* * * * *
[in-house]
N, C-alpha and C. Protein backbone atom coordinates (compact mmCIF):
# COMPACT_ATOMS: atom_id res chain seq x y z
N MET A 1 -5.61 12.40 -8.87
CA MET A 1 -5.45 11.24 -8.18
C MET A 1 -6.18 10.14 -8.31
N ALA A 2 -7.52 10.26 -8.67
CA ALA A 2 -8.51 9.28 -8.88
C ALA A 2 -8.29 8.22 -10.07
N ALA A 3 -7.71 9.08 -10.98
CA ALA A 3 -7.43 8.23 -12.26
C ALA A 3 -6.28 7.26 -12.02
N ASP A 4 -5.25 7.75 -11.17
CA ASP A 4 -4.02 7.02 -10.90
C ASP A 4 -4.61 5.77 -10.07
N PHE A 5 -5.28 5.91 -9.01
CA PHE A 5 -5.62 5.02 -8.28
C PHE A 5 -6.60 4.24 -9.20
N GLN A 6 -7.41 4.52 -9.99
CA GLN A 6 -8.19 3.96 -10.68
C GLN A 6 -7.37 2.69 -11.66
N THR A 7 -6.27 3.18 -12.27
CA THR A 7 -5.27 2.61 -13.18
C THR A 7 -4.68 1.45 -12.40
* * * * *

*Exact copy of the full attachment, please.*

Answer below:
[in-house]
N, C-alpha and C. Protein backbone atom coordinates (compact mmCIF):
# COMPACT_ATOMS: atom_id res chain seq x y z
N MET A 1 -5.61 12.40 -8.87
CA MET A 1 -5.45 11.24 -8.18
C MET A 1 -6.18 10.14 -8.31
N ALA A 2 -7.52 10.26 -8.67
CA ALA A 2 -8.51 9.28 -8.88
C ALA A 2 -8.29 8.22 -10.07
N ALA A 3 -7.71 9.08 -10.98
CA ALA A 3 -7.43 8.23 -12.26
C ALA A 3 -6.28 7.26 -12.02
N ASP A 4 -5.25 7.75 -11.17
CA ASP A 4 -4.02 7.02 -10.90
C ASP A 4 -4.61 5.77 -10.07
N PHE A 5 -5.28 5.91 -9.01
CA PHE A 5 -5.62 5.02 -8.28
C PHE A 5 -6.60 4.24 -9.20
N GLN A 6 -7.41 4.52 -9.99
CA GLN A 6 -8.19 3.96 -10.68
C GLN A 6 -7.37 2.69 -11.66
N THR A 7 -6.27 3.18 -12.27
CA THR A 7 -5.27 2.61 -13.18
C THR A 7 -4.68 1.45 -12.40